The features don’t end there. The deck is DivX Ultra certified, which means it plays all versions of the video compression codec along with advanced features like subtitles and alternate audio tracks. MP3, WMA and JPEG are also supported, plus the unit is compatible with Dolby Digital and DTS soundtracks (available in bitstream form from the coaxial digital output). And while we’re discussing format support, it happily spins any recordable DVD you throw at it (except DVD-RAM) plus CD-R, CD-RW and Video CDs.
Having recently waded through the wealth of easy-to-use editing functions on the latest Panasonic recorders, we found Philips’ editing options very limited and not exactly intuitive. The unit is hamstrung by its linear way of working – you can’t, for instance, take clips from any recording and piece them together in a new sequence. You can remove chapters by setting markers as the video plays and then ‘hide’ them so it skips that section when played back, but the results aren’t always accurate.
However, it makes up for this with a brilliant feature called Commercial Block, which will be a godsend to those of you who hate adverts (i.e. everyone). With Smart chaptering activated, the unit automatically inserts chapter points at the beginning and end of every ad break, allowing you to jump past them by pressing the chapter skip key. In action it works magnificently, both with recordings from an external set-top box or the built-in tuner, placing markers in exactly the right place. It even works with programmes on Five, where the logo that flashes up between each advert could have been a problem. On the downside, it has to process the video in standby before the feature is available (a 30-minute recording takes one hour to process) but it’s definitely worth the wait.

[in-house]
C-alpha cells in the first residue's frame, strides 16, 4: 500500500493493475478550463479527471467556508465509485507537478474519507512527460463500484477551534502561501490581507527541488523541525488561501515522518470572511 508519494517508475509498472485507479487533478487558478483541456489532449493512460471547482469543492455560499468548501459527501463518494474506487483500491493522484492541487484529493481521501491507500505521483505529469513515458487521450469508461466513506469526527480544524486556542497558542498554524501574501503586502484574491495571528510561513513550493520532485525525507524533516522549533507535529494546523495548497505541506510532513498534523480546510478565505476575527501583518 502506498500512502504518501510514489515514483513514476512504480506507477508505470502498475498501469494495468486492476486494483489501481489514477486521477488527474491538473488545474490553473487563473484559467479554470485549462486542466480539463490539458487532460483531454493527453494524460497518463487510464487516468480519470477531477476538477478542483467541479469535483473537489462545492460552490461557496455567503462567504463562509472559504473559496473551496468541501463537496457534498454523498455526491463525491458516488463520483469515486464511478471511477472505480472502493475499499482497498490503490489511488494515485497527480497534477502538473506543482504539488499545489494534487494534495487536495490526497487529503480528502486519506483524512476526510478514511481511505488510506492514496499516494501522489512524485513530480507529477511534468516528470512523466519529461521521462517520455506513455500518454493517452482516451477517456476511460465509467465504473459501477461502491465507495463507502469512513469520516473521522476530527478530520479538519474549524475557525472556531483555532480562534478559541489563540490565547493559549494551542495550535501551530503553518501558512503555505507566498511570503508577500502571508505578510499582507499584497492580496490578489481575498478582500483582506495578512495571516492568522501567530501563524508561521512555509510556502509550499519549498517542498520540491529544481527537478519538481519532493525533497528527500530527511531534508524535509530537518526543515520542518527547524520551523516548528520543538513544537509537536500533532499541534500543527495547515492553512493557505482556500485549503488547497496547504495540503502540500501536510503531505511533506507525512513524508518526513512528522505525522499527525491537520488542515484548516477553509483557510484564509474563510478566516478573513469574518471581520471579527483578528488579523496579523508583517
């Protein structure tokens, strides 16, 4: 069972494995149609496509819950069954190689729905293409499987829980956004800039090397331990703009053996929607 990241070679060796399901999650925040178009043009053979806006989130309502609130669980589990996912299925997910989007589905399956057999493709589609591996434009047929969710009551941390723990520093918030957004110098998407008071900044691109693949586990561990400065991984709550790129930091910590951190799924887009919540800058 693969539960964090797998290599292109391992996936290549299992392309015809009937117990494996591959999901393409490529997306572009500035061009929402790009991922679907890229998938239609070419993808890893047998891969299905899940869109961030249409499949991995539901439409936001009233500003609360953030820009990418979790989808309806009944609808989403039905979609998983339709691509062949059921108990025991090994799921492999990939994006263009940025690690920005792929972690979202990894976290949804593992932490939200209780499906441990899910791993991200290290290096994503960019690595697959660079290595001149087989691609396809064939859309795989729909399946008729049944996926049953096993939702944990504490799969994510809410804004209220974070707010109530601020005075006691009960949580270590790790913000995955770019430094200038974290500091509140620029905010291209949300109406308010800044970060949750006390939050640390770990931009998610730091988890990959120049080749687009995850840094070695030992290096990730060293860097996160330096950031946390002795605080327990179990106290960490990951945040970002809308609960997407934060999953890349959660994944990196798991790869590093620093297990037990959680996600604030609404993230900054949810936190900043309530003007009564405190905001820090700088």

In operation, the DVDR5520H is a touch hesitant and some key features (such as the recording mode and HDMI resolution settings) are buried in submenus rather than being given their own buttons on the remote. But it would have been a lot worse had the remote not been such a work of genius – it’s fitted with a control wheel that makes it easy to search through the Time Shift Buffer and setup menus, plus the other buttons are ideally placed.
For recordings, you can choose from seven recording quality settings – the best is HQ, which is good for 23 hours recording time on the hard-disk, and offers deep, rich colours and a decent amount of detail, demonstrated by the garish colour schemes of daytime TV studios and intricate patterns of the presenters’ tasteless attire. Straight lines are slightly jagged and block noise is visible but the overall results are still impressive.